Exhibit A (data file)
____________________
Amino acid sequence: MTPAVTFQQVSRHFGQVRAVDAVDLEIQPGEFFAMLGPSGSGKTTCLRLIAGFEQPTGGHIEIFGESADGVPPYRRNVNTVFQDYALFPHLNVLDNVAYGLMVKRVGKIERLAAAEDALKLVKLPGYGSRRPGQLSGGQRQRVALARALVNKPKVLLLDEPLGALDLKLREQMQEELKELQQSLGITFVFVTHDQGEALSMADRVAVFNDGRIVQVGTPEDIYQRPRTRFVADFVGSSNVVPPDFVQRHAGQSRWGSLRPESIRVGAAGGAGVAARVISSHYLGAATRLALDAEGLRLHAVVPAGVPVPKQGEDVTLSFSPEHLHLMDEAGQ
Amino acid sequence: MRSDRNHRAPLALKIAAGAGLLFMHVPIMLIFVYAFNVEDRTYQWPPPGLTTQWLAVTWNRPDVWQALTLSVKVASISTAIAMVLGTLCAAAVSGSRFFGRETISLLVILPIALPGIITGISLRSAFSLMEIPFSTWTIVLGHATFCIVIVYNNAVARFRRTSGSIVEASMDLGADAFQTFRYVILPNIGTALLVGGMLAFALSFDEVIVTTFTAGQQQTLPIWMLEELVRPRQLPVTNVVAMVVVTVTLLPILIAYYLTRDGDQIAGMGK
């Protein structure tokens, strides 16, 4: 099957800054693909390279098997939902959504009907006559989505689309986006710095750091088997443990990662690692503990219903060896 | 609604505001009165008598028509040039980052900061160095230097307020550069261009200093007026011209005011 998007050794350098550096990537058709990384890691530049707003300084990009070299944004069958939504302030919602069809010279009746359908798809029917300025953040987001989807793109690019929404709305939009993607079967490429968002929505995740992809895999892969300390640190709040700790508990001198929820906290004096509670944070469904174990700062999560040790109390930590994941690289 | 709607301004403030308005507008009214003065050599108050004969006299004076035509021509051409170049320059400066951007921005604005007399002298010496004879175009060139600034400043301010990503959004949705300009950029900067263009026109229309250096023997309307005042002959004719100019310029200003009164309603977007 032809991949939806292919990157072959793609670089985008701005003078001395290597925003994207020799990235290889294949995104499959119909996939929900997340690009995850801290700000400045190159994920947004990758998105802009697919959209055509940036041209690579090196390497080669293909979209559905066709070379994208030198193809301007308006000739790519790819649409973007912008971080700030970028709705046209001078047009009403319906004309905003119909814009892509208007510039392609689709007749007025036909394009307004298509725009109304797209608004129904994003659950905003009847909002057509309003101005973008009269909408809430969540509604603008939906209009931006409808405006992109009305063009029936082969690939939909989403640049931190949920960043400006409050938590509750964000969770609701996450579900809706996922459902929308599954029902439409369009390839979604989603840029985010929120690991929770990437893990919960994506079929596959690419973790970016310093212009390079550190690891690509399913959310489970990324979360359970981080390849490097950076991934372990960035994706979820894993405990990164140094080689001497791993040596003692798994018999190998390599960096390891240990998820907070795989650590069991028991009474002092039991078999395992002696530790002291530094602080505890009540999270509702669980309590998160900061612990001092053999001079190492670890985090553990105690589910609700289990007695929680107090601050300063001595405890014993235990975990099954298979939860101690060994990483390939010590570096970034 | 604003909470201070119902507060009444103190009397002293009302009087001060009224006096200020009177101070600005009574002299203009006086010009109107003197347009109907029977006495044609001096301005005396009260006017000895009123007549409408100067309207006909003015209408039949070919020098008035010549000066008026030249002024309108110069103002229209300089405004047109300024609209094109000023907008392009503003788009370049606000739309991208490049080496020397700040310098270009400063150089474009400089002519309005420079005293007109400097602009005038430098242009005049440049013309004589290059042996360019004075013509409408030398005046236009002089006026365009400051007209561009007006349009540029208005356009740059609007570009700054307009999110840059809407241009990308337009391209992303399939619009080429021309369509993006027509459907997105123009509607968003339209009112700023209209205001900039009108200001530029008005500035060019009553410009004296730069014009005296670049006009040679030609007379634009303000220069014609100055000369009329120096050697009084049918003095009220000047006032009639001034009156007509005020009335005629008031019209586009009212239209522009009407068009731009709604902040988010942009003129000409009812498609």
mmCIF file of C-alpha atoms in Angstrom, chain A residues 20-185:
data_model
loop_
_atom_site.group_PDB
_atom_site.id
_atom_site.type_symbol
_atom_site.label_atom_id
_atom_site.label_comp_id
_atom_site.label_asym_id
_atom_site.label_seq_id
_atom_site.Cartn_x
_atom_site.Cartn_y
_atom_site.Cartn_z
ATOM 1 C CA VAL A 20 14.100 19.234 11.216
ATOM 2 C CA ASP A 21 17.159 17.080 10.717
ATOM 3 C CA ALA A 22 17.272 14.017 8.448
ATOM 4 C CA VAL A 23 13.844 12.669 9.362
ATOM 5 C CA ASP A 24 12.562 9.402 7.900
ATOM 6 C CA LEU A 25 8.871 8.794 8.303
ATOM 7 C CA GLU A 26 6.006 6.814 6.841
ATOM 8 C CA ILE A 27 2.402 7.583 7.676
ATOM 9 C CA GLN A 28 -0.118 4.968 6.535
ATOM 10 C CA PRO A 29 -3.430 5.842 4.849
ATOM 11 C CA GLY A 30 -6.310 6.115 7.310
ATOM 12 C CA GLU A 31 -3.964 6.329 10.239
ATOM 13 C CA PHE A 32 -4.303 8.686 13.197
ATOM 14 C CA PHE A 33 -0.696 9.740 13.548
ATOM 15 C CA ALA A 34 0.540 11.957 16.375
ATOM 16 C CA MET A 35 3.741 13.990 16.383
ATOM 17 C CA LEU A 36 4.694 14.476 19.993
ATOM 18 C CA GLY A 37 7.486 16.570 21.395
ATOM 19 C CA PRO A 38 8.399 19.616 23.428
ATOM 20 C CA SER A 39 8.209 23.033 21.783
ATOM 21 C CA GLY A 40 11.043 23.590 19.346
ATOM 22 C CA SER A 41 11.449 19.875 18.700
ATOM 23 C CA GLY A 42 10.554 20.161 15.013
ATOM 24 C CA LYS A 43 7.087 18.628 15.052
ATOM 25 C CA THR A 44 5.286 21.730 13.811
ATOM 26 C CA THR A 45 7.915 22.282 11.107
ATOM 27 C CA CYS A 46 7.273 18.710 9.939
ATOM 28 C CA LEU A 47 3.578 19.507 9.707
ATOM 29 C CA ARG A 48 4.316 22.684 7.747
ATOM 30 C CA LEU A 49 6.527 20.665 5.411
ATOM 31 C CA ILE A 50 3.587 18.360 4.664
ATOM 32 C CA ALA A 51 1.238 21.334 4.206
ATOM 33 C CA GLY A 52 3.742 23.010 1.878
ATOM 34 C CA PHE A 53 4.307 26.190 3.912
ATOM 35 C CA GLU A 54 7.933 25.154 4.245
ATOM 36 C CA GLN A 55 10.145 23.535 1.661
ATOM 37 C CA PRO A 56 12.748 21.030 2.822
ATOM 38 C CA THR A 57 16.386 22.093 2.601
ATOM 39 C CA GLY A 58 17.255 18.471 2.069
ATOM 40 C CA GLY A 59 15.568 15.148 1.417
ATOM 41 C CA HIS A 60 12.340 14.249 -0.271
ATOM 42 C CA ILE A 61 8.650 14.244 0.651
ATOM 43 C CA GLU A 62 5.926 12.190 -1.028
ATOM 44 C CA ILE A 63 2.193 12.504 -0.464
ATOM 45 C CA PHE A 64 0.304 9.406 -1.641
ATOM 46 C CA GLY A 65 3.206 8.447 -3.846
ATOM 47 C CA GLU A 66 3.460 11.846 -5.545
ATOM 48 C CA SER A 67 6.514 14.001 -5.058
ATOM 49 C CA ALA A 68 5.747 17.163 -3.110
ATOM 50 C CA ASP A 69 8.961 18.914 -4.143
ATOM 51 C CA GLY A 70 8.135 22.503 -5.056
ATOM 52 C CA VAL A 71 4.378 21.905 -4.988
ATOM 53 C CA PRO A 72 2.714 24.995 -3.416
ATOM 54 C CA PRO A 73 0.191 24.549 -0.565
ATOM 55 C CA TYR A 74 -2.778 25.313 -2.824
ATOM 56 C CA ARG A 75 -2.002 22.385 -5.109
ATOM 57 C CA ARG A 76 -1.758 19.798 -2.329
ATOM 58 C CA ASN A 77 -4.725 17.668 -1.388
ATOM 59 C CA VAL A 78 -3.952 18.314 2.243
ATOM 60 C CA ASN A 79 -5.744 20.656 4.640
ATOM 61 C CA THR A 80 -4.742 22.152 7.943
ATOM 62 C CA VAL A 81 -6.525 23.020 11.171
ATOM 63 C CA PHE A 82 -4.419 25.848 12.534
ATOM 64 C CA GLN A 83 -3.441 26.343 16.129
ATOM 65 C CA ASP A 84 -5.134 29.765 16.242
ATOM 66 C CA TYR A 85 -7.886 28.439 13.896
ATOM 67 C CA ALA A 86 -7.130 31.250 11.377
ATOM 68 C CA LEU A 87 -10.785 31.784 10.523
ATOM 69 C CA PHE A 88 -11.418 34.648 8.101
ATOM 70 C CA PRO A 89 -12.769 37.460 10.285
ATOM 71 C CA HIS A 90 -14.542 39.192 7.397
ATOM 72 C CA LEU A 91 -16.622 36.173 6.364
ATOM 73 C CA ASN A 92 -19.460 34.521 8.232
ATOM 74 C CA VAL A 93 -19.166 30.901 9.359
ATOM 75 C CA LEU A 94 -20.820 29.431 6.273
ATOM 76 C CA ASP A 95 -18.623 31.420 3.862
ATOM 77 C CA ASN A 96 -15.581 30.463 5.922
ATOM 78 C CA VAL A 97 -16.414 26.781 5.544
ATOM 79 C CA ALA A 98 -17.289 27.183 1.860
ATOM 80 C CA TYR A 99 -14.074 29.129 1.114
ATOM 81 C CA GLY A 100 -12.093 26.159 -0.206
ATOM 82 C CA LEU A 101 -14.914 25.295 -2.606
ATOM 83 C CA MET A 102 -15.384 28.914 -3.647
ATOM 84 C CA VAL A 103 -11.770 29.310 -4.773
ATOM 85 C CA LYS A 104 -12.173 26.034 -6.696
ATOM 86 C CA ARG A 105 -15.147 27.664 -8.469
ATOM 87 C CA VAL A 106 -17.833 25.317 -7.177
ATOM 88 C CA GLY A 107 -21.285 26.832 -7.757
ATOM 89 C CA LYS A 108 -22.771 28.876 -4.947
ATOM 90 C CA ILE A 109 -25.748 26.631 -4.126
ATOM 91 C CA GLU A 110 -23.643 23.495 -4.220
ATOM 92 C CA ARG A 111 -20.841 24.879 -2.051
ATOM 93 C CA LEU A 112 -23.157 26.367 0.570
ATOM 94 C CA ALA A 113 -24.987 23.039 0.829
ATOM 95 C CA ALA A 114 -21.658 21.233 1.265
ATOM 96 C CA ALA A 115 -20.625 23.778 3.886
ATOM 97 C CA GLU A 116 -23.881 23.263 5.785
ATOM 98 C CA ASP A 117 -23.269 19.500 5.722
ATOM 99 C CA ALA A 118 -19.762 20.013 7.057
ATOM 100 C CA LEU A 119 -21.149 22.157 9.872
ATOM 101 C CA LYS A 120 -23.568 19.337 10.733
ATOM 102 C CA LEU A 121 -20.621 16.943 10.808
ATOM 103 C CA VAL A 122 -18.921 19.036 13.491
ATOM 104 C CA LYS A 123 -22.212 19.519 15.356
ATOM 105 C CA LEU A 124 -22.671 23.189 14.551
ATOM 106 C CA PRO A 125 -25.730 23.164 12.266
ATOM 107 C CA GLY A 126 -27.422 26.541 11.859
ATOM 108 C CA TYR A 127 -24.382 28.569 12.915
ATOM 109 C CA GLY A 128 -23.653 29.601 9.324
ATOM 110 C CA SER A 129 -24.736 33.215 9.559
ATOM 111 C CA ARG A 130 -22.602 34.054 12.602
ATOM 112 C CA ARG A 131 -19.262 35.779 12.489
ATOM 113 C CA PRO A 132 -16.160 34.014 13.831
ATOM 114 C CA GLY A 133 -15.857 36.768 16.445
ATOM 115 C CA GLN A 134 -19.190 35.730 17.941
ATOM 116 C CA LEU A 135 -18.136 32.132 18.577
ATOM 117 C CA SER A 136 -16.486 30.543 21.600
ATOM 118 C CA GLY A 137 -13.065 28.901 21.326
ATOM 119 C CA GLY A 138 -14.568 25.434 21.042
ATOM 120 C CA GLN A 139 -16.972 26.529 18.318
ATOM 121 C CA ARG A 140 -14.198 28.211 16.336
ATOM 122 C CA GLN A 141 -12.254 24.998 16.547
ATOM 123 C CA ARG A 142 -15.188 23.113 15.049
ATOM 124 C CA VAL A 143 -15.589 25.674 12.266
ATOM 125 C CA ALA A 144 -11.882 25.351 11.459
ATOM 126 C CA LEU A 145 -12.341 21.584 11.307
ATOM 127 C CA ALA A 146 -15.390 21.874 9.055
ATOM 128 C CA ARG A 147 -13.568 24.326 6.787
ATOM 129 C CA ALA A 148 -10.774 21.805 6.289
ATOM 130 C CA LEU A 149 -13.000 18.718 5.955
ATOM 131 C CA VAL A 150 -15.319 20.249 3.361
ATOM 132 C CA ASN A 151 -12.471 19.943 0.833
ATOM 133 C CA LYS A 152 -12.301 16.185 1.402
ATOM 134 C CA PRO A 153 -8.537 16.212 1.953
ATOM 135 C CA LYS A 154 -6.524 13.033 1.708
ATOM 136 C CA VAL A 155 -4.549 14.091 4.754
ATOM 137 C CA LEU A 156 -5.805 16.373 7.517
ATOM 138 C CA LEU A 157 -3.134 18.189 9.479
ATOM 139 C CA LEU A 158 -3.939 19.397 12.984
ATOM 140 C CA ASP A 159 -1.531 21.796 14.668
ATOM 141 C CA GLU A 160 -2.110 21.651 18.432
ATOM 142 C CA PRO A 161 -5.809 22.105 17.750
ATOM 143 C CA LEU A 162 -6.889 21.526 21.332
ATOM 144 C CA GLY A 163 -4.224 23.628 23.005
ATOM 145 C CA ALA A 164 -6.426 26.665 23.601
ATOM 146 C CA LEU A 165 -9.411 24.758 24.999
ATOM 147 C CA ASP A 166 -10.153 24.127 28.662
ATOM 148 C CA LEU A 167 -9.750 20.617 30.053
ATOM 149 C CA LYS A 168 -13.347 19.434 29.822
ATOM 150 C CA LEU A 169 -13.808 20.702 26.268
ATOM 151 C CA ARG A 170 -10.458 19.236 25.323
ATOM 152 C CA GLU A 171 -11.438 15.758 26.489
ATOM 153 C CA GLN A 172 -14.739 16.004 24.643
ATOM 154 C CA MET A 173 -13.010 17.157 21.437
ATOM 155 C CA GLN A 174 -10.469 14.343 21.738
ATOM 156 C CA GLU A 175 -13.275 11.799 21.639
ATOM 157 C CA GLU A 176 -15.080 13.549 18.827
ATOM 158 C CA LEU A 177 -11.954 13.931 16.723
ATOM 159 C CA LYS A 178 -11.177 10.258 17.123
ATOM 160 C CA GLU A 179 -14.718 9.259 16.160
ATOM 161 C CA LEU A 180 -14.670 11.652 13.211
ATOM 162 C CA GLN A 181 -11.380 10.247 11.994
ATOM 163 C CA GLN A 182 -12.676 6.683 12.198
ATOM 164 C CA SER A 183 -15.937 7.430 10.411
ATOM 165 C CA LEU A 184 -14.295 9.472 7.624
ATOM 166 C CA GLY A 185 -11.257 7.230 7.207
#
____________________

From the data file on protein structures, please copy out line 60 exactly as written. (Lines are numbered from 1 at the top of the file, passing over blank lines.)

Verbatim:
ATOM 44 C CA ILE A 63 2.193 12.504 -0.464